Cézanne is the ‘father of modern art’. Ironically, the painter who frequently found himself turned down for the Paris salons is now regarded as one of the most important artists of his day. Picasso and Mondrian followed the lead he set and the three of them were responsible for what is perhaps the most decisive development in all art history: the inception of abstract art. These three revolutionary artists are now the subject of a major international exhibition opening this autumn at the Gemeentemuseum Den Haag. The exhibits will reveal in spectacular fashion how advances in painting suddenly gathered pace around 1900. The result is a thrilling story that takes the viewer from the sumptuous palette of Cézanne via the brilliantly coloured – and sometimes humorous – paintings of Picasso to the extremely subtle compositions of Mondrian.
No other artist of the late nineteenth century had a heavier and more lasting influence on his successors than Paul Cézanne: with his subtle sense of colour and daring compositions, he broke a lance for future generations. The exhibition will include the sensual, world-famous Bathers and the Provençal landscapes featuring Mont Sainte-Victoire, near the small village of Vauvenargues.
From the time he arrived in Paris, when he was barely twenty, right to the end of his life, Pablo Picasso hugely admired Cézanne. He liked to regard himself as the older man’s (artistic) heir and was so keen to follow in his footsteps that he eventually took up residence in the Château de Vauvenargues, at the very foot of Mont Sainte-Victoire. He wanted not just to follow in Cézanne’s footsteps in an artistic sense, but actually to occupy the same physical landscape as him. Later still, it was there that Picasso was interred after his death in 1973.
Mondrian’s quest for the ideal work of art was virtually concurrent with Picasso’s experiments. Although he emerged from the Dutch tradition at a time when the Hague School was the height of fashion, he had been interested in international developments in painting from an early age. His earliest ideas about Cubism were derived from the press. It took an exhibition about Cubism held in the Stedelijk Museum in 1911 to open his eyes once and for all. It was only then that he saw what Cubism was really about and that he discovered the line that began with Cézanne and continued through Picasso’s work. Mondrian decided to visit Paris to witness contemporary developments in art at first hand. What he saw there took him a step closer to the essence of colour and form. This will be the first time that Mondrian’s relationship with Picasso and Cézanne is examined in such detail.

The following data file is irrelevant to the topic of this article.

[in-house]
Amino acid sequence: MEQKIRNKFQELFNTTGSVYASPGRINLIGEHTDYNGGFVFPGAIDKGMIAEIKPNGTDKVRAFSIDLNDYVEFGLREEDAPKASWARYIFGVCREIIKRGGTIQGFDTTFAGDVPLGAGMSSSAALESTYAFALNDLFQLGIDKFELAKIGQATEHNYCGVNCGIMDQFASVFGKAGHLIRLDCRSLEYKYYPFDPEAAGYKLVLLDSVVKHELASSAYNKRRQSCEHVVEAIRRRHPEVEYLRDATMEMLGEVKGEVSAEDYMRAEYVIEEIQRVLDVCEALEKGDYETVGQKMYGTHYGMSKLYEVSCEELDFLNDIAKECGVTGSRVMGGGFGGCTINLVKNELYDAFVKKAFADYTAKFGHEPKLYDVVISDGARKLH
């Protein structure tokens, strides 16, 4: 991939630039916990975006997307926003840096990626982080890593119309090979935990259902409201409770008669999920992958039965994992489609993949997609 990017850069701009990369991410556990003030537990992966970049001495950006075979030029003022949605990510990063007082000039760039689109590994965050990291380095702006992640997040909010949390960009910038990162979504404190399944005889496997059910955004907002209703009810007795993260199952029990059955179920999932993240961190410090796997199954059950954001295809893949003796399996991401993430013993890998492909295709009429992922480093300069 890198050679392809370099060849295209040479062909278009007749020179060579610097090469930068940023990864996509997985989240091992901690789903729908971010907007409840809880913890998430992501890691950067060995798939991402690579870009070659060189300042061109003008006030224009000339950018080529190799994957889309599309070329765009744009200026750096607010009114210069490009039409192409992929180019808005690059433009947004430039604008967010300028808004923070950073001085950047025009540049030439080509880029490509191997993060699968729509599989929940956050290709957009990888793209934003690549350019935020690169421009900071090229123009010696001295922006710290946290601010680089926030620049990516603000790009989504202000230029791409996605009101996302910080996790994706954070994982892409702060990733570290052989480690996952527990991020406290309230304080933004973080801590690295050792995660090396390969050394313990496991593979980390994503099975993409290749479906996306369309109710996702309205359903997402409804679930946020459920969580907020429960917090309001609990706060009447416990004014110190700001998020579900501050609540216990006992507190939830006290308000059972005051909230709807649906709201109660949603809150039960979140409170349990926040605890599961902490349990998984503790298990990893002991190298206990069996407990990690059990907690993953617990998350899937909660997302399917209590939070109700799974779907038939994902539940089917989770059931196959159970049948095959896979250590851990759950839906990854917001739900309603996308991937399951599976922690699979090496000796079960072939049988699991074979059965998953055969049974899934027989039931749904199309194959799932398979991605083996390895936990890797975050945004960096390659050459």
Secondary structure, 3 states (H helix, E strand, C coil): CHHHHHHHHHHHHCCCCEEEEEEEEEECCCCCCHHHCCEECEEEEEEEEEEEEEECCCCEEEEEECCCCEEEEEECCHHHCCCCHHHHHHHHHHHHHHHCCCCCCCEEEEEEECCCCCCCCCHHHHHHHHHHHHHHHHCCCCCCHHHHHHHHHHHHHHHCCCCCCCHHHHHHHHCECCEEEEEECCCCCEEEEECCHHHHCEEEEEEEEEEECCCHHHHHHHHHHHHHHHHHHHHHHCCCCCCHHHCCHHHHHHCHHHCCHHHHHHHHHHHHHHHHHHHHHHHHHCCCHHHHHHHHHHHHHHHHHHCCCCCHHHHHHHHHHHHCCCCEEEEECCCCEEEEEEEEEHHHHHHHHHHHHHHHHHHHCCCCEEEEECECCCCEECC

This autumn exhibition at the Gemeentemuseum offers a unique insight into the evolution of modern Western art – an evolution in which each of these three great painters played a pioneering role. With outstanding items on loan from around the world – from Washington (The National Gallery of Art), New York (The Metropolitan Museum of Modern Art) and Paris (Centre Georges Pompidou) – this promises to be a show of exceptional quality.
The exhibition will be accompanied by a lavishly illustrated catalogue containing contributions (in Dutch) by Elizabeth Cowling, Hans Janssen, Franz-W. Kaiser, Brigitte Leal, Sylvie Patin, Anne Roquebert and Benno Tempel.
This exhibition is part of Holland Art Cities and is supported by Shell Nederland B.V.